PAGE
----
Wolffish, Goblin shark, Viperfish, Vampire squid. These fierce sounding species hang out in the depths of the ocean, doing whatever they do down there, which we actually don’t know a lot about. Much of the deep sea hasn’t been explored by humans, and if you look at this animation you’ll see why. Check out this link before reading the rest to put the depth of the ocean into perspective.
The deepest point is nearly 11,000m deep, but sunlight only reaches as far as 1000m. The pressure quickly becomes too much for us. Divers breathing regular air can only get to 50m deep, some can complete a more technical dive using lots of gear to 100m, and after that it’s submarine territory. These can either be human-operated (HOVs) or remote-operated (ROVs). Explorer-filmmaker James Cameron reached the bottom of the deepest point of the ocean in a one man sub in 2012, an incredible feat.
Deep sea species look odd, there’s no denying it, and as you learn more about them you can see why. They are adapted to live under huge pressures, without light and with little food. Some of what they do eat is called ‘marine snow’, dead flakes of organic matter which float down from the sunlit waters. This darkness means some species make their own light, known as bioluminescence, and some have developed lures to attract prey. Many have huge mouths and hinged jaws to make the most of the few feeding opportunities they get. Some species can’t see at all because they don’t need to, and most are extremely slow growing individuals which reach maturity late. The fact that they grow so slowly and only reproduce late in their lives means that they are hugely vulnerable to the impact of fishing as their populations will not bounce back quickly. The deepest fish have been found at 8370 metres but no fish have been found deeper than 8,400m, only other creatures like worms and anemones, and scientists aren’t quite sure why.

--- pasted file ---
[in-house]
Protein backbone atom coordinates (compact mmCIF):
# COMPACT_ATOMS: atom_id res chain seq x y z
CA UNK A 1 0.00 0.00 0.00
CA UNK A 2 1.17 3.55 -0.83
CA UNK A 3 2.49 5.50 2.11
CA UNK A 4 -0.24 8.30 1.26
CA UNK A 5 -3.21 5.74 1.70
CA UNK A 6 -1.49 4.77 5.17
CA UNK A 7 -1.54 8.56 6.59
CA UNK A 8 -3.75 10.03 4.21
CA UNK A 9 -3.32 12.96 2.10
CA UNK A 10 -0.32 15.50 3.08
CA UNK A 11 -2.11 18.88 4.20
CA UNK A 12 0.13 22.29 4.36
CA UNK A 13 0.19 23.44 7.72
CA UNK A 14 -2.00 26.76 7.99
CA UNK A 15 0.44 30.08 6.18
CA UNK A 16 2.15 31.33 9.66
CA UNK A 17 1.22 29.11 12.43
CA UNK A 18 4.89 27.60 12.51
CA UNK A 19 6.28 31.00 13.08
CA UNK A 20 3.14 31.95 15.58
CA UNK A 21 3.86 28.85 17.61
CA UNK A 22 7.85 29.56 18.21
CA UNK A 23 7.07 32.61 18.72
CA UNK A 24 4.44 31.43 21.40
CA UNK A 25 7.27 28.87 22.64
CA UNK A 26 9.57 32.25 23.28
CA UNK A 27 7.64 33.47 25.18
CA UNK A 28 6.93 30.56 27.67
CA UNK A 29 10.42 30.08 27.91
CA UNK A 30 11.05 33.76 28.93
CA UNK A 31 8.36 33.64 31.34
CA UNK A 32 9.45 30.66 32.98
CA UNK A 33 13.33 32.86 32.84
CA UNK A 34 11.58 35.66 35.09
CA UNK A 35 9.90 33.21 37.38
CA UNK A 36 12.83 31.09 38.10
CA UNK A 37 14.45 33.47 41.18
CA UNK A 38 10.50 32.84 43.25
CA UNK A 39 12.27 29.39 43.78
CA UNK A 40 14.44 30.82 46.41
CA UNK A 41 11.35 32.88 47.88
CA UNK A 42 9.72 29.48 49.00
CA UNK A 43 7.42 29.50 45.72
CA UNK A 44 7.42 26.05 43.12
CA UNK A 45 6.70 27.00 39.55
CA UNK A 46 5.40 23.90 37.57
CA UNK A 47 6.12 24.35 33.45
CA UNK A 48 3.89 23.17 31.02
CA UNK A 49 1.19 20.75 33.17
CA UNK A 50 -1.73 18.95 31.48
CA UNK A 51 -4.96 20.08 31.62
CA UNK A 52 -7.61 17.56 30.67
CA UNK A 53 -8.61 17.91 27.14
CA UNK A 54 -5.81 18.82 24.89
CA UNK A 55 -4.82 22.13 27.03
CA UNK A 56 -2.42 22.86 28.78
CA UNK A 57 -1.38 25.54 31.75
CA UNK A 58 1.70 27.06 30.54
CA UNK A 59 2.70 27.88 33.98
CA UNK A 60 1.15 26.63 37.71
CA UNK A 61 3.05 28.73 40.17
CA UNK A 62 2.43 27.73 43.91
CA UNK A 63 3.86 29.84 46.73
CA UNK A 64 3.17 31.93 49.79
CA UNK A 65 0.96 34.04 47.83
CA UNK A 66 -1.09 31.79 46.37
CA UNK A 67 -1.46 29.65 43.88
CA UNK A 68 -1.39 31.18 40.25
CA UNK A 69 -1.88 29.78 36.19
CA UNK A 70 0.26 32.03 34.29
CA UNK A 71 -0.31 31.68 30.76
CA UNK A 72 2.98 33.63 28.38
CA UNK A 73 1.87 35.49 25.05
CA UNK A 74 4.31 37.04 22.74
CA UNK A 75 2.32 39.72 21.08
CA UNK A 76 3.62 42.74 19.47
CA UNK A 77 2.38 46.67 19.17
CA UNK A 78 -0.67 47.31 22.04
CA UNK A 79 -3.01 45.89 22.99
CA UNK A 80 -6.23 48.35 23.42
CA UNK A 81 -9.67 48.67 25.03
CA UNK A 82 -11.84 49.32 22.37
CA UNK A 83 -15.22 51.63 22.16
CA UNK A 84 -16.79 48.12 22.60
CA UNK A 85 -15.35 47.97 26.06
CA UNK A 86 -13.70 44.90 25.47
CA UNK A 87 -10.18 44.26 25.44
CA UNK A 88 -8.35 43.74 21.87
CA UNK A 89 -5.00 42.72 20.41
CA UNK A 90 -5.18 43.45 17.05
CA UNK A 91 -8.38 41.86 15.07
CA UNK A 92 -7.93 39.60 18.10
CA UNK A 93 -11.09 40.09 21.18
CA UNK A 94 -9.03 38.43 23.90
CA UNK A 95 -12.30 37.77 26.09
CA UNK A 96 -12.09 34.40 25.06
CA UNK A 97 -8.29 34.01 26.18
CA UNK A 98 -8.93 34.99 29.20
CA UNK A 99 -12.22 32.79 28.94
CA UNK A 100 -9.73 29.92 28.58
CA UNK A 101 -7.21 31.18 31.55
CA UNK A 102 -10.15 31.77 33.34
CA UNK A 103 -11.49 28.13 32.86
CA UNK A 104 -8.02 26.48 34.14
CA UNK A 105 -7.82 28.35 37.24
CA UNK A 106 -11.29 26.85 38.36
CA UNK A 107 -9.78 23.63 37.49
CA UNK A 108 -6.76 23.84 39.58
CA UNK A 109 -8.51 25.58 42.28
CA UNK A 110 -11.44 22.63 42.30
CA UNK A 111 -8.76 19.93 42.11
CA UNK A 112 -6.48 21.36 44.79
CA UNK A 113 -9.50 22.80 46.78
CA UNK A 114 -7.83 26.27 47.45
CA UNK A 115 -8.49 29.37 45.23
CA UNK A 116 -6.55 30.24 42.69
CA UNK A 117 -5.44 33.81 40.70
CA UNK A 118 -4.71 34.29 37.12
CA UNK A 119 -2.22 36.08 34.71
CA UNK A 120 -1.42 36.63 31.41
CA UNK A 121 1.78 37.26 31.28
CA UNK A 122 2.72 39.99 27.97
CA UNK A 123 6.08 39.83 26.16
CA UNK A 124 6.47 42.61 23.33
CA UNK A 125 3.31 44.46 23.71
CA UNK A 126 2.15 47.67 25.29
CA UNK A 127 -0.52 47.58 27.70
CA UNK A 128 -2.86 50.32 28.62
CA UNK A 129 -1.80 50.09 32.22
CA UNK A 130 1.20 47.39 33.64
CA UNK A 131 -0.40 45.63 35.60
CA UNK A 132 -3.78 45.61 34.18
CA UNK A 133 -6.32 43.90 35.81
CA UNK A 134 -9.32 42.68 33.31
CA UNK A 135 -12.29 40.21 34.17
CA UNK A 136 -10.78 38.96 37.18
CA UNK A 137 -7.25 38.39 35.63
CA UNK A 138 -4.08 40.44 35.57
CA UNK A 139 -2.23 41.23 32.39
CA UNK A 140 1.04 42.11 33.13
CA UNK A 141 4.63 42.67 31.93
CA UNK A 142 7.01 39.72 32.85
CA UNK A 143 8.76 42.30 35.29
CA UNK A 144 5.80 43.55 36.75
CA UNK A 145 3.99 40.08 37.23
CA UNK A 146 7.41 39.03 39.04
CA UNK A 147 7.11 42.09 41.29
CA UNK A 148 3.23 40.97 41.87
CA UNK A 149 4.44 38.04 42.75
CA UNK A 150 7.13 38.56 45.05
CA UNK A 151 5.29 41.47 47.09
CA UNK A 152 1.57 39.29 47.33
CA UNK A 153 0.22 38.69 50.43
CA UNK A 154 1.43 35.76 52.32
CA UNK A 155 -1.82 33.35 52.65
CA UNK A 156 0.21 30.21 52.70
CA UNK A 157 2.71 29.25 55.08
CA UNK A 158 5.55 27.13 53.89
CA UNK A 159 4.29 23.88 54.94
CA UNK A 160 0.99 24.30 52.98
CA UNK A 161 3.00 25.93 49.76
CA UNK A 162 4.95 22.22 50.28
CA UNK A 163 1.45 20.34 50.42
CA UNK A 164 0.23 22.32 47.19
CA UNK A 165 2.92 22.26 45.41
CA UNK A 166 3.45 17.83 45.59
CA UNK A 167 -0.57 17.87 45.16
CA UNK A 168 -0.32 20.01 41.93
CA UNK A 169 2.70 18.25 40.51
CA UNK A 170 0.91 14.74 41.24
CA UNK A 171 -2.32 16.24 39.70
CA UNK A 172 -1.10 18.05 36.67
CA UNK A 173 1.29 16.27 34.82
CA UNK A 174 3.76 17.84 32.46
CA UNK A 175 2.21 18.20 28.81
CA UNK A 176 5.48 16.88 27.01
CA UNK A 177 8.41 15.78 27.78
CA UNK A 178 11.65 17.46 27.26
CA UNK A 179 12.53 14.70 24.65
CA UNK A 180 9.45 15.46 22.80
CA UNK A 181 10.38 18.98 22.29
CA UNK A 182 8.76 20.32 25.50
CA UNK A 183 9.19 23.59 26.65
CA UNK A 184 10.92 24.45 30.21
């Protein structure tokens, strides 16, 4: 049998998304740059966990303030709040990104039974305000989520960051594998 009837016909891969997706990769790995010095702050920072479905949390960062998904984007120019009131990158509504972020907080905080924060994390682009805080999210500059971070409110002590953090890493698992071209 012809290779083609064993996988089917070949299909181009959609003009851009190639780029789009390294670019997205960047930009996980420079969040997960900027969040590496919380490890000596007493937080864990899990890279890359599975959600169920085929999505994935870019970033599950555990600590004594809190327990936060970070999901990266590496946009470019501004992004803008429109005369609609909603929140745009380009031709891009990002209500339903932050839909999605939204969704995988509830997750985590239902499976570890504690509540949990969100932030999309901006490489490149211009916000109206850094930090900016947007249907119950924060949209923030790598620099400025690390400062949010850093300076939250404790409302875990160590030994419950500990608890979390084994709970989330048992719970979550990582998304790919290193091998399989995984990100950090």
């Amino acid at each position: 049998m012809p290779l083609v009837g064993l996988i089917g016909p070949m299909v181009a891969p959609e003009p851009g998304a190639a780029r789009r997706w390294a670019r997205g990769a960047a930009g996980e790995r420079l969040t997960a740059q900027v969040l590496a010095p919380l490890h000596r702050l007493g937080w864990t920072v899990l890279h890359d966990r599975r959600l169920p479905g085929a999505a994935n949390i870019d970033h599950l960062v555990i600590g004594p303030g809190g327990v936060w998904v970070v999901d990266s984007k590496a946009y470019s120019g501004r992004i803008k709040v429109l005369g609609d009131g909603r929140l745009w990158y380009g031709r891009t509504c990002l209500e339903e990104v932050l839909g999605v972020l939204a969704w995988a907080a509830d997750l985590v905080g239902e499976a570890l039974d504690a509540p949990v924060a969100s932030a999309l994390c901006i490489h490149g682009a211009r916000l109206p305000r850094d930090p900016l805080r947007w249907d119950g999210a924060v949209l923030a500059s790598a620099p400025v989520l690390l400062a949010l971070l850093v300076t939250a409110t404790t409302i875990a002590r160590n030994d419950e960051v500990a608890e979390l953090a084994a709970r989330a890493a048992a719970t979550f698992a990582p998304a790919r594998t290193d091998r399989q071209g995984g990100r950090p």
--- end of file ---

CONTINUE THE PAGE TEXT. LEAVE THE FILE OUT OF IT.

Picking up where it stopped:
Even though we can rarely reach these depths ourselves it doesn’t mean we’re not having an impact there. A deep sea survey in 2013 found a bin bag at 5000m deep, in an area which was protected at the surface. Deep sea fishing removes huge quantities of slow growing species, whose populations do not recover well from overfishing, and mining can cause pollution on a vast scale. Both can cause extensive and irreparable damage to the seabed.
It comes down to charismatic megafauna again. Just because they’re really ugly, and also far out of sight, doesn’t mean that we shouldn’t care or consider our impact on deep sea creatures and their environment. The fact that plastic is reaching these depths is a sign that things have gone too far, and we need to act quickly to reduce our plastic waste before we completely saturate the ocean with debris. We also need to choose our fish carefully – don’t eat deep water species, slow growing species or already overfished stocks – you can find out which ones are good to eat here. It’s the ‘little bits of good all put together’ that will help sort these problems out. If enough people do their bit then it all adds up and these bizarre deep sea creatures will be able to continue to cruise the depths, doing whatever they do, well into the future.